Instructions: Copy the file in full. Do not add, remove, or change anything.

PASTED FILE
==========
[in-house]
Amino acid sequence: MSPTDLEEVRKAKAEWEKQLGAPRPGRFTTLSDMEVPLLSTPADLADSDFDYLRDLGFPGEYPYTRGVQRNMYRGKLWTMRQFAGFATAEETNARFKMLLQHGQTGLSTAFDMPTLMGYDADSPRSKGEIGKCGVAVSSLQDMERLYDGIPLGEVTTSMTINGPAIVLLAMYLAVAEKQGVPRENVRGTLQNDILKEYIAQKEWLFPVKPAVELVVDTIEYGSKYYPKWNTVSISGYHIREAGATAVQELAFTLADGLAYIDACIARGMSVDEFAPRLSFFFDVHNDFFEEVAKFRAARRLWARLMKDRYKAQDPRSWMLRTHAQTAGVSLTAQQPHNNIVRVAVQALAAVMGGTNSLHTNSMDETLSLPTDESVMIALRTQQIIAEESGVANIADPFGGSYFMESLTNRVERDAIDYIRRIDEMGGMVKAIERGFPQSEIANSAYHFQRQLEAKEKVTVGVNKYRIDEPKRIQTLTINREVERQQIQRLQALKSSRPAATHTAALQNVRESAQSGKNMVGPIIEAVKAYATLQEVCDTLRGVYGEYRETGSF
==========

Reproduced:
[in-house]
Amino acid sequence: MSPTDLEEVRKAKAEWEKQLGAPRPGRFTTLSDMEVPLLSTPADLADSDFDYLRDLGFPGEYPYTRGVQRNMYRGKLWTMRQFAGFATAEETNARFKMLLQHGQTGLSTAFDMPTLMGYDADSPRSKGEIGKCGVAVSSLQDMERLYDGIPLGEVTTSMTINGPAIVLLAMYLAVAEKQGVPRENVRGTLQNDILKEYIAQKEWLFPVKPAVELVVDTIEYGSKYYPKWNTVSISGYHIREAGATAVQELAFTLADGLAYIDACIARGMSVDEFAPRLSFFFDVHNDFFEEVAKFRAARRLWARLMKDRYKAQDPRSWMLRTHAQTAGVSLTAQQPHNNIVRVAVQALAAVMGGTNSLHTNSMDETLSLPTDESVMIALRTQQIIAEESGVANIADPFGGSYFMESLTNRVERDAIDYIRRIDEMGGMVKAIERGFPQSEIANSAYHFQRQLEAKEKVTVGVNKYRIDEPKRIQTLTINREVERQQIQRLQALKSSRPAATHTAALQNVRESAQSGKNMVGPIIEAVKAYATLQEVCDTLRGVYGEYRETGSF